Why Studying Sex Differences in COVID Vaccine Research Matters

water color image of male and female signs

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Key Takeaways

  • New research finds that only 30% of COVID-19 studies break down sex differences in vaccine effectiveness and side effects.
  • In studies that do highlight sex differences, men were found to have a better vaccine response after the first dose and women experienced more severe side effects.
  • Sex can affect how a person responds to treatment and their susceptibility to disease.
  • Reporting sex differences in medical trials could help personalize medicine.

As we head into another round of COVID-19 vaccination, researchers are continuing to keep an eye on vaccine safety and effectiveness.

A review of Phase 3 clinical trials of COVID vaccines suggests we could be doing a better job of examining how that safety and effectiveness might differ between men and women.

Authors of the review, published in the journal Contemporary Clinical Trials, found that only 30% of the studies they analyzed reported on significant sex differences regarding vaccine effectiveness and side effects.

The studies that did present sex-disaggregated data—data analyzed by sex—showed there were differences in how well the vaccine worked between men and women. Men were conferred stronger levels of protection than women after receiving their first COVID-19 vaccine dose. And women were more likely to experience more serious and unpleasant vaccine side effects, including blot clots (although blood clotting events occur in less than 1 out of 10,000 people).

The gaps in understanding female and male response to vaccines are nothing new, according to Sabra Klein, PhD, a professor at John Hopkins Bloomberg School of Public Health who researches sex differences and the effects of immune responses to viruses and vaccines. She said that none of the initial trials, including the Phase 3 trials, were designed to test the hypothesis that there might be sex differences.

The researchers analyzed two batches of studies. The first research batch included reports conducted by the Food and Drug Administration (FDA), the European Medicines Agency, and Health Canada. The second batch involved five published works regarding vaccine outcomes in the general population.

Understanding the role of biological sex could clear up confusion on booster timing. The Centers for Disease Control and Prevention currently recommends people receive a bivalent booster at least two months since their last booster or primary series. However, Klein said people are unsure on whether they need it now or can afford to delay it for when cases start surging again in the winter.

“Females show stronger immune response than males, and even in people 75 years and older, the durability of immunity is greater in females,” Klein told Verywell. “This is important to consider when you have questions about when you should get your booster.”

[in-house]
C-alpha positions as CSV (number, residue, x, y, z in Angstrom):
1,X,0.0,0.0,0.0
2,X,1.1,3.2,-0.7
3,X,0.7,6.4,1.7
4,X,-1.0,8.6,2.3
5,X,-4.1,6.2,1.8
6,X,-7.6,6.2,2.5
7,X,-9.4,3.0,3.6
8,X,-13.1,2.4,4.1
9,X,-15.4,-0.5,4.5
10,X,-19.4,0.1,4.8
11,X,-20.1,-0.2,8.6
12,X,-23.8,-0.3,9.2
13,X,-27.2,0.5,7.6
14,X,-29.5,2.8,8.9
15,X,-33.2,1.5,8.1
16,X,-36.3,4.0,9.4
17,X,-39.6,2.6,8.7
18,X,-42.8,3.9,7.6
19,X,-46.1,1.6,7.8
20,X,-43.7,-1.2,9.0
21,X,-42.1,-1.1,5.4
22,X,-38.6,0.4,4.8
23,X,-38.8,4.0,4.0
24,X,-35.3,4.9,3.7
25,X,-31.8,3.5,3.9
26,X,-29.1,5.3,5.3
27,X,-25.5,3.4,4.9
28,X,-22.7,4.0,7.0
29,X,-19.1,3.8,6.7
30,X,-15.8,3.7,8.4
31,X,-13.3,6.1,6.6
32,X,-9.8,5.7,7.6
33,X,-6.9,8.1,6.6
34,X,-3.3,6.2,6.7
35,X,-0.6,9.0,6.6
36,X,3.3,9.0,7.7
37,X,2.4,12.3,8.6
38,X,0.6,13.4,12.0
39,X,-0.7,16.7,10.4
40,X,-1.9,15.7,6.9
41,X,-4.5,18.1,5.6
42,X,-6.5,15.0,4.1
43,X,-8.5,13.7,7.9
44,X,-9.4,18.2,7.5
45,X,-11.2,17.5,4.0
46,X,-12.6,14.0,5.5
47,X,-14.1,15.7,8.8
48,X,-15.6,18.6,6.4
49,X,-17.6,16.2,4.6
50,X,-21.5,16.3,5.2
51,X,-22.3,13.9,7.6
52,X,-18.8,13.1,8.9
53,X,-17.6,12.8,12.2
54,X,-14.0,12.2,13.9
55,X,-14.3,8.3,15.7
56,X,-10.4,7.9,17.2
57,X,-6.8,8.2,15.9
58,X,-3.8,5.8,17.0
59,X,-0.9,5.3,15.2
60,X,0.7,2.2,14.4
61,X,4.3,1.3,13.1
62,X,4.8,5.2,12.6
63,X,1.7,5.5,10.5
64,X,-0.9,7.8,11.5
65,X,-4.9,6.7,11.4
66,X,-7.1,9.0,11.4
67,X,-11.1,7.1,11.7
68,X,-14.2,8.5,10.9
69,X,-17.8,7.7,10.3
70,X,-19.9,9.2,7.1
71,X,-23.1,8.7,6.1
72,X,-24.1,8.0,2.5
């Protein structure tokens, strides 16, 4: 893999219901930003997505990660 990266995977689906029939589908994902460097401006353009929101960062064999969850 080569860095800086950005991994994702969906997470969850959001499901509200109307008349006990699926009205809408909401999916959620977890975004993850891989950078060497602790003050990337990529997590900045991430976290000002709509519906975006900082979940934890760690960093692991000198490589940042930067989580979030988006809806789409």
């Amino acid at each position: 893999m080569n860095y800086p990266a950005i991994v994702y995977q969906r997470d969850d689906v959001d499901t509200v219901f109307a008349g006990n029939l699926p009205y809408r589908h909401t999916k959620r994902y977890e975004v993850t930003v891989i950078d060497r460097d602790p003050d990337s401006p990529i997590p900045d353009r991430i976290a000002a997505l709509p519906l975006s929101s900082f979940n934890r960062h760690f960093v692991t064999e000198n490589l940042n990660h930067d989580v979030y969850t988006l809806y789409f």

Sex vs. Gender

A person’s sex is assigned male or female based on certain biological factors such as X and Y chromosomes and their reproductive organs at birth. That’s what the researchers analyzed in this review. On the other hand, a person’s gender is based on social and cultural differences and depends on how a person identifies themselves.

Why Is Female Data Often Ignored in Medical Research? 

A lack of data on sex differences has been a recurring problem in research. James Giordano, PhD, MPhil, a professor of neurology and biochemistry and past co-chair for the clinical translational science center at Georgetown University, told Verywell there is even a preference toward using male animals in preclinical studies.

While Giordano, who was not involved with the vaccine review, thinks that while most researchers do understand the importance of having male and female data sets, research tends to skew male because it’s easier.

When studying female animals, researchers have to design studies around their estrous cycle—the reproductive cycle where female animals ovulate to prepare for pregnancy. Like a human menstrual cycle, the estrous cycle causes fluctuations in sex hormones.

“You have the potential to see different responses in female rats at different points across their estrus cycle. So with every female animal you’re testing, you have to [monitor] daily and make sure they’re all in an identical phase of their estrus cycle before getting to the experiment,” Giordano said.

As a result, he said testing on females “takes more time, more planning, more resources, and more money.”

Giordano said this preference for testing on male animals has translated to much of human research being conducted in adult males. This may be the case with the latest Omicron boosters. While the data the Food and Drug Administration (FDA) reviewed before authorizing the shots is not available to the public yet, they did base their decision on mice studies, not human studies.

Even when COVID-19 vaccine trials actively recruited both men and women, Klein said there was no requirement to consider comparing males and females, an analysis that can be quite time-consuming and expensive to unpack.